Collection of Poetry

by ace boggess

Empty Xanax Bottle

Washed by overflow the Ohio

left for her to notice

her mother’s name labelling amber.

Our universe

is full of coincidences that seem cosmic:

so many women named Kim,

plenty with her common surname.

We saw, lifted it from mud, read details

like lyrics to a song forgotten years before.

She & I shared the strange so often

like the time we went for steaks &

the waitress brought us

a menu without pages, words—

we called it Zen, we called it psychic.

This bottle we thought of more as an omen:

ominous, vesting us

in a past she always confronted

during our walks along the riverbank.

Wanting to save her from memory’s

jagged spoon, I snatched the cylinder,

threw it back, empty of messages &

tablets: broken package,

rent ship, a long goodbye.


More painful than a blade

piercing tender fat of the back

because no adrenaline floods the system,

reboots fight or flight. How can

something so small hurt so much?

Yank it, bite, rub back & forth like a lever,

like the opposite of erectile tissue.

Squirm from its agonies,

our hands foci of minor woundings.

Paper cuts, pinpricks, a feast for mosquitos,

sure, but holiest is the hangnail,

spearing, begging to invoke what blood

the throat behind it gurgles, waiting.

Even when avoided like politics

at the dinner table, we recognize it,

ready to lash out at us, plead

for attention, leave us wishing

we never tore into it at all.

“Is Every Day a Battle, or Are You at Peace?”

—survey for ex-cons

Night sky with stars exploding (exploded,

past tense, so distant bomb light reaches us

late)—I didn’t see it for five years

except through a sliver of glass.

The rec yard I rarely visited

closed to advances after dark.

Now I stand outside to smoke,

adding a red giant to the universe that frames it.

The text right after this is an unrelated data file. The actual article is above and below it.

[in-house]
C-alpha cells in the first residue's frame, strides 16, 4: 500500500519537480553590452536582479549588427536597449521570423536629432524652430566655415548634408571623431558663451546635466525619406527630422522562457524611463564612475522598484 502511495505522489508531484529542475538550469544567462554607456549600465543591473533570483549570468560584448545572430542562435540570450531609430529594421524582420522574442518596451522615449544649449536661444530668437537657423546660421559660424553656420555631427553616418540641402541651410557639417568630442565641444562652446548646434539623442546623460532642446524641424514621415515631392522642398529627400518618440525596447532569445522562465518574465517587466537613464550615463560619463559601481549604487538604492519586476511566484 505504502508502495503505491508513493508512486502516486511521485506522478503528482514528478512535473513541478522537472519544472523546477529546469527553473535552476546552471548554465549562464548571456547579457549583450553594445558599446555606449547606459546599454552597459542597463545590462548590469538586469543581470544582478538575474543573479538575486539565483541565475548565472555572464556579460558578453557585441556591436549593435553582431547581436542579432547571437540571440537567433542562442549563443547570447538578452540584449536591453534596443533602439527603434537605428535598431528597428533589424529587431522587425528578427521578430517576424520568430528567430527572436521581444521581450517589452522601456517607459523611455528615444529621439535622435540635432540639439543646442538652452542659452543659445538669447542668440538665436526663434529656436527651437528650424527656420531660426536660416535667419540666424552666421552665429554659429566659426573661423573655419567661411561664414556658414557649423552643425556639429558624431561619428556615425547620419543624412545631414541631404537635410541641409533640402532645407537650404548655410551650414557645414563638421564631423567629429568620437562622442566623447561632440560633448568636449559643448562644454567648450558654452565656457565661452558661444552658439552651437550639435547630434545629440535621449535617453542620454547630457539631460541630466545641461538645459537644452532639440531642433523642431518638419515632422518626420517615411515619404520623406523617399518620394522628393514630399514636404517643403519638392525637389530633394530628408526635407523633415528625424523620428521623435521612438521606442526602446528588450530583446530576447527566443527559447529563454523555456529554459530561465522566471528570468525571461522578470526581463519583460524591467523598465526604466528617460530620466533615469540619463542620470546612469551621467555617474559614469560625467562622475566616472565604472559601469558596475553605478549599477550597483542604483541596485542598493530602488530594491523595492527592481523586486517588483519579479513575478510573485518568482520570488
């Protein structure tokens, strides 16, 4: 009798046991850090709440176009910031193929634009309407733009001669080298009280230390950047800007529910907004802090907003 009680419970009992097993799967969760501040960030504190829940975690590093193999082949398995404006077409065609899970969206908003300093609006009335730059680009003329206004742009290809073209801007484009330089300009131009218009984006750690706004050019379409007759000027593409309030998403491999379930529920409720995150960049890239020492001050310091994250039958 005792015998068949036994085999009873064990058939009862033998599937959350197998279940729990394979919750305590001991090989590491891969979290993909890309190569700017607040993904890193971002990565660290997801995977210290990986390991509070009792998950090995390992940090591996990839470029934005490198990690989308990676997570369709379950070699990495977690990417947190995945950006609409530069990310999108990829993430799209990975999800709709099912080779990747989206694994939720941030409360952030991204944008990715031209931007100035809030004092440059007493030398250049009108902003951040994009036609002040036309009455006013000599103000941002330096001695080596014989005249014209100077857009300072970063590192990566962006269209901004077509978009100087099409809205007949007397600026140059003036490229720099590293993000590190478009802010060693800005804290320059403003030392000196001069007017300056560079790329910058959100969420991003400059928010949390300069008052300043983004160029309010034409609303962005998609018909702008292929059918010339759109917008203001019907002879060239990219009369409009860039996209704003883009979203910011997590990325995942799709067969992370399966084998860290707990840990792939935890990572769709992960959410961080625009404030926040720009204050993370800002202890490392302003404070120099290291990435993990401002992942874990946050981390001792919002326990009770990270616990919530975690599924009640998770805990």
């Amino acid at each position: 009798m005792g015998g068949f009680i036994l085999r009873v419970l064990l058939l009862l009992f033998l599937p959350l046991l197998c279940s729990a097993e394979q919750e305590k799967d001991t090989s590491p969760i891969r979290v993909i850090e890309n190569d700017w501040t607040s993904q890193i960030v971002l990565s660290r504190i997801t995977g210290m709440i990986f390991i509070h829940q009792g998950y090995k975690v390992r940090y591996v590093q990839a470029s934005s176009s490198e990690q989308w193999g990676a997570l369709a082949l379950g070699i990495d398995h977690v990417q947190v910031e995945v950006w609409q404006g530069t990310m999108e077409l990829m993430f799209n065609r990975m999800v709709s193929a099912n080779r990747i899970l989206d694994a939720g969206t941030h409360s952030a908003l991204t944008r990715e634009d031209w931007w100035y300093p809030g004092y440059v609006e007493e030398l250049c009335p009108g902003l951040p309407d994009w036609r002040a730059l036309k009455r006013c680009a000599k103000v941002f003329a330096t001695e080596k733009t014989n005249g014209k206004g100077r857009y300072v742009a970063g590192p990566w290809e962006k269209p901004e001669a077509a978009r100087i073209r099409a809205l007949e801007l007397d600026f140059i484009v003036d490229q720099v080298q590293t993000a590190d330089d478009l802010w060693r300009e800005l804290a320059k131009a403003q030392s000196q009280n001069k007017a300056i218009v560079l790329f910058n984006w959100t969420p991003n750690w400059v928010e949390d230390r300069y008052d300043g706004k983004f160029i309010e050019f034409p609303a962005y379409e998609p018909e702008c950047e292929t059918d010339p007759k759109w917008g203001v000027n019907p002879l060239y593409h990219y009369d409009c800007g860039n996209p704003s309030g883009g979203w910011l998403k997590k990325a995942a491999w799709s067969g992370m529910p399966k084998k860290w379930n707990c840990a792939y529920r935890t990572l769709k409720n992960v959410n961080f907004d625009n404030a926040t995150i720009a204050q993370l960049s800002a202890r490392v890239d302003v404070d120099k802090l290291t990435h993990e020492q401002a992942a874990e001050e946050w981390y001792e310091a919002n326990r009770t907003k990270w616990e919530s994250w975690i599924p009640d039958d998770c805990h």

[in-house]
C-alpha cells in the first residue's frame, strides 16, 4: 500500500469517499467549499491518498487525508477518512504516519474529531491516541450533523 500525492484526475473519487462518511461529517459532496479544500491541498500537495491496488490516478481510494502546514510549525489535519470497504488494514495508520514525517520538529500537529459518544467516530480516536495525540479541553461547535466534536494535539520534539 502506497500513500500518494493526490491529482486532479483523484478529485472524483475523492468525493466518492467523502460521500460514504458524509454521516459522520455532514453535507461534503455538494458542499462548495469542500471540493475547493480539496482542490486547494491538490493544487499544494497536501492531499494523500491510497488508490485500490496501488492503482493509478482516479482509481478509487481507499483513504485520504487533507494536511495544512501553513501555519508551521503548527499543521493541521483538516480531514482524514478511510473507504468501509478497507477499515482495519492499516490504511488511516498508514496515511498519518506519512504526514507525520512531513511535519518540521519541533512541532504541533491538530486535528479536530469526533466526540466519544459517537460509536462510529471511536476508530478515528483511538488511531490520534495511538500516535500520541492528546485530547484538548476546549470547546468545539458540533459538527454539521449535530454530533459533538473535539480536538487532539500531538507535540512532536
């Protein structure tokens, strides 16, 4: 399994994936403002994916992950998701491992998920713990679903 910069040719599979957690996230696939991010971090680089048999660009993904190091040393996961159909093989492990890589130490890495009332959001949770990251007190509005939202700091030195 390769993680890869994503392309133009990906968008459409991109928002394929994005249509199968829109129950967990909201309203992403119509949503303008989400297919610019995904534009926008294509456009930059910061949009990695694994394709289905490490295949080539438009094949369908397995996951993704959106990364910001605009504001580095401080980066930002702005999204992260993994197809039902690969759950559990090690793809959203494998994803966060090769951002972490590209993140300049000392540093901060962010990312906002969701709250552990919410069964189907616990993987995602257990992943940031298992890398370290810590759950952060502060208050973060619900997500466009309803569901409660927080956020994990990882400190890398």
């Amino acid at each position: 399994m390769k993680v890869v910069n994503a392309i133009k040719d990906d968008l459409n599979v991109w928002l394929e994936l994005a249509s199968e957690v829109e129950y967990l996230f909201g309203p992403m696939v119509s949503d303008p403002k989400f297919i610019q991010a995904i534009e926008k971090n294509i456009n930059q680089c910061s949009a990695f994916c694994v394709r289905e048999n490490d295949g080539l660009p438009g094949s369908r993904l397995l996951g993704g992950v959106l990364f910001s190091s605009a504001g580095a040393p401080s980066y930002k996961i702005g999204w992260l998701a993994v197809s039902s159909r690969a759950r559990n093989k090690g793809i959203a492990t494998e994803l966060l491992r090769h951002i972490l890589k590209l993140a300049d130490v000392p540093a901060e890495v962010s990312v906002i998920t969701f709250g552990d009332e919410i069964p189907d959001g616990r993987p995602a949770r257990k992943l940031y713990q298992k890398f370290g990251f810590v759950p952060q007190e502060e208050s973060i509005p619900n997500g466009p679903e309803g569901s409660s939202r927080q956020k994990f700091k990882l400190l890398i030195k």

Days are little wars

for food, employment, dread of shaking hands

with strangers. I’m not sure how to live

in the light. I never understood it.

Nights, at least, rub my shoulders,

lean against my back like a wife who loves me

when the room is dim, our candles lit.

“Do You Feel Guilty About What You Did?”

—survey for ex-cons

I have stabbed & been stabbed,

mouths of our wounds puckered

in moues—is that empathy?

I’ve hurt & been hurt.

I’ve cursed, screamed,

heard those havoc cries

thrown back at me.

I’ve lived in the prison of my blood,

the prison I created to contain me.

Guilt? I confessed

like an adulterer to his wife,

although she didn’t want to know.

There’s a price to be paid in hours.

Suffering arrives by flea bites &

the maws of sharks—

each assault a sort of penance.

I’ve taken my vow of chast-

isement. I beat myself up

when others won’t.

Memory builds another

penitentiary—I’ve stayed

long enough. I’m free.

I grant myself clemency,

as should all whose scales

balance, futures tied

to flimsiest parole.

About the Author


Ace Boggess is author of four books of poetry, most recently I Have Lost the Art of Dreaming It So (Unsolicited Press, 2018). His writing appears in Notre Dame Review, Rhino, North Dakota Quarterly, Rattle, and many other journals. He received a fellowship from the West Virginia Commission on the Arts and spent five years in a West Virginia prison. He lives in Charleston, West Virginia.